|St Luke's Hospital (formerly), now Woodside Square||Haringey|
St Luke's Hospital was founded in 1751 by St Luke's Charity, which played an important role in early treatment of mental health, initially having an asylum in Upper Moorfields, before moving to Old Street. It re-located to the present site in 1927 when the hospital authorities purchased three C19th villas and their gardens on Woodside Avenue. The hospital buildings were sited around a central garden and connected to each other by loggias that traverse the gardens. Later landscaping included a more formal garden in front of the neo-Georgian Administration Block. In 1993 a new Special Needs Unit was built as a result of which some of the shrubberies were lost and trees felled, although some new planting was carried out. In 2011 the NHS Trust responsible for St Luke's, Camden and Islington Foundation Trust, began to close wards, leaving a sole occupational therapy unit open, The site was finally put up for sale.and it has now been redeveloped as a new housing development known as Woodside Square.
The information shown above was correct at the time of the last update 01/01/2011
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The information below is taken from the relevant Local Authority's planning legislation, which was correct at the time of research but may have been amended in the interim. Please check with the Local Authority for latest planning information.
St Luke's Hospital, Administration Block, October 2000. Photo: S Williams
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St Luke's Hospital had been founded by St Luke's Charity as a successor to its asylum in Old Street. The Charity was established in 1750 to provide treatment for 'poor lunatics', initially opening a hospital in Upper Moorfields. A larger purpose-built hospital was constructed on a new site on Old Street in 1782-87 where it remained until 1917, when the site was sold to the Bank of England. This enabled the hospital authorities to purchase three C19th villas and their gardens on Woodside Avenue: Leawood (now called Simmons House), Roseneath and Norton Lees, the latter built in 1875 for silversmith Harry Atkin. Architect T A Pole drew up designs in 1927 for a new Administration Block between Roseneath and Norton Lees, and the three existing houses were adapted for hospital use in 1928-30, Norton Lees becoming a nurses' home. Pole also designed a series of loggias or covered routes that connected the buildings to treatment blocks to the north of the site. The buildings are sited around a central garden with the loggias traversing the gardens. Mature trees, both deciduous and evergreen, survive around the perimeter of the site, although few (if any) are over 100 years old. Rockwork along the driveway to Norton Lees is probably Victorian. Later landscaping included a more formal garden in front of the Administration Block, including an attractive herringbone brick path. In 1993 a new Special Needs Unit was built as a result of which some of the shrubberies were lost and trees felled at the back of Leawood, although some new planting, including silver birch, has been carried out. The new unit consisted of three homes and provided an intensive rehabilitation service catering for 28 people, some of whom were re-located from Friern Hospital in Barnet when that closed, which is now being developed for private housing as Princess Park Manor (q.v.). New loggias in the same style as the earlier ones were incorporated into the architectural scheme. When St Luke's opened at Woodside Avenue, its aims were to treat a small number of 'educated people of slender means' and it initially housed 50 patients. The approach to treatment echoed that of pioneers in mental health such as Henry Maudsley, who founded the Maudsley Hospital in Camberwell. It was later enlarged to 100 beds when it became a teaching hospital in 1948 as part of the Middlesex Hospital's Department of Psychological Medicine. It later came under the Camden and Islington Mental Health and Social Care Trust, now Camden and Islington NHS Foundation Trust. While parts of the hospital, including the occupational therapy unit, administration office and staff accommodation, remain open today, the hospital’s three main acute wards, dining room, Leawood Day hospital and psychiatric intensive care unit are currently closed. The Board of the Foundation Trust approved a proposal to sell redundant parts of the site in June 2011. Eventually the site was sold and has been redeveloped as Woodside Square, a private housing development.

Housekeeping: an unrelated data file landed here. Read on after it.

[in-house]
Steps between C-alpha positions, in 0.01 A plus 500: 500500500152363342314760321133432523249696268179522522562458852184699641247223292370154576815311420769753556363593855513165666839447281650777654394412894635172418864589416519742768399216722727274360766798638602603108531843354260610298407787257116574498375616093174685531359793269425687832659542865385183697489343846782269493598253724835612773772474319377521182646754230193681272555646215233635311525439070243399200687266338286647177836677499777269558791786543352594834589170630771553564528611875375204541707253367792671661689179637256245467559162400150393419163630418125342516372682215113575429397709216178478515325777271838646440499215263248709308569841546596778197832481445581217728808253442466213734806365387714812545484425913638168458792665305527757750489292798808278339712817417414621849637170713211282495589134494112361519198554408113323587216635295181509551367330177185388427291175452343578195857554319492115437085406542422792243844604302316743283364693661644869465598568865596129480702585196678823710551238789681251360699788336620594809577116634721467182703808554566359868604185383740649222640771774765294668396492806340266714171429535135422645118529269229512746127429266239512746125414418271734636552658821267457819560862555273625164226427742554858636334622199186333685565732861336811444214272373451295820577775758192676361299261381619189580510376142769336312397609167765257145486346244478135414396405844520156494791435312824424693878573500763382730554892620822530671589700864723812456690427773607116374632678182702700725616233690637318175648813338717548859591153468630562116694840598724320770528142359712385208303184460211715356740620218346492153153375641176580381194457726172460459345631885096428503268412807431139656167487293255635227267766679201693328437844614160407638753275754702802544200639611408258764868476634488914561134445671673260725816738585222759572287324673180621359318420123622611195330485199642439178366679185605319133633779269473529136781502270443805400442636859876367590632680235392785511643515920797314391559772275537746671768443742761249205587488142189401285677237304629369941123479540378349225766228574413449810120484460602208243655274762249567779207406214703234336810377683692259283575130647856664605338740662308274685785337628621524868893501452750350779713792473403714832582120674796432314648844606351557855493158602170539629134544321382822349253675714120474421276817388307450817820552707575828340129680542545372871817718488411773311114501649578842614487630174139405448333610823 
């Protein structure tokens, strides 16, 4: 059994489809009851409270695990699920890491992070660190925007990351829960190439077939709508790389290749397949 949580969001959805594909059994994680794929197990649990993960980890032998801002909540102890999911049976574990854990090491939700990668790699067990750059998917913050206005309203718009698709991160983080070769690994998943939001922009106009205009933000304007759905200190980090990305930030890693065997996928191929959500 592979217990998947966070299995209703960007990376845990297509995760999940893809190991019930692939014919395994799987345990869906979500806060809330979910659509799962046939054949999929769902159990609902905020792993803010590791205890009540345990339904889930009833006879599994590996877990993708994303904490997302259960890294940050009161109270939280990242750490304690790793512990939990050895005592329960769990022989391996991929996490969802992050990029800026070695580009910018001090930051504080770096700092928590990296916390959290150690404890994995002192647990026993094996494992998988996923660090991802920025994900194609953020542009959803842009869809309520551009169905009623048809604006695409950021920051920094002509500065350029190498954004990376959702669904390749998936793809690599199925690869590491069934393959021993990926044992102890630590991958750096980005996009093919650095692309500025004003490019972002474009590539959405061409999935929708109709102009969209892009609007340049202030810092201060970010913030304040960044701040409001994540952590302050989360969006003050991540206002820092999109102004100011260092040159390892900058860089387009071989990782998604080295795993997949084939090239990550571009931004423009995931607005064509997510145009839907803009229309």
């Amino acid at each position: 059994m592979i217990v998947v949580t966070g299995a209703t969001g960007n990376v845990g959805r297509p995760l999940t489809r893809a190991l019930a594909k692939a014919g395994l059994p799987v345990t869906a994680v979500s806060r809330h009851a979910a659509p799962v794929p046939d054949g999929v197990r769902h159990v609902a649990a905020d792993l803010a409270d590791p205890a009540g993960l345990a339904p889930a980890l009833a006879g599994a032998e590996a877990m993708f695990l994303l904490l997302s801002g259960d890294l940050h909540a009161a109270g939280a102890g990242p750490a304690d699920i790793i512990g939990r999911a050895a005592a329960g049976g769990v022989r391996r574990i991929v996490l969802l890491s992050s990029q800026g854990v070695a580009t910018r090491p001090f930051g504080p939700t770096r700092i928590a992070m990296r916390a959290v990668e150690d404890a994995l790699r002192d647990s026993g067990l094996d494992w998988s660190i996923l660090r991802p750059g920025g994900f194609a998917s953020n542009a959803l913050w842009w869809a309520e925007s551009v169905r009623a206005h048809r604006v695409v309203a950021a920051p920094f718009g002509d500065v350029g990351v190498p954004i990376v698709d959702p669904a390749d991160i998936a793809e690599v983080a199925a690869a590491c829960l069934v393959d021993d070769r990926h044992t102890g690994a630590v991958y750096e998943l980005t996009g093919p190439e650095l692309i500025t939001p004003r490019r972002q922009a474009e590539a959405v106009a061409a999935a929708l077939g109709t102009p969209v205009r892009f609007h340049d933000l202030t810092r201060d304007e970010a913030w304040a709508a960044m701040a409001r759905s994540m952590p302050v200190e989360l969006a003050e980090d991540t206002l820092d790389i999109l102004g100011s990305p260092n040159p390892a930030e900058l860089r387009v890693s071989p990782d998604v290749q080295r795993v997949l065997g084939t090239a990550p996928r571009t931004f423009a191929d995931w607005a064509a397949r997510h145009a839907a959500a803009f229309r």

Schwitzer and Gay 1995, p 91. Listed Building information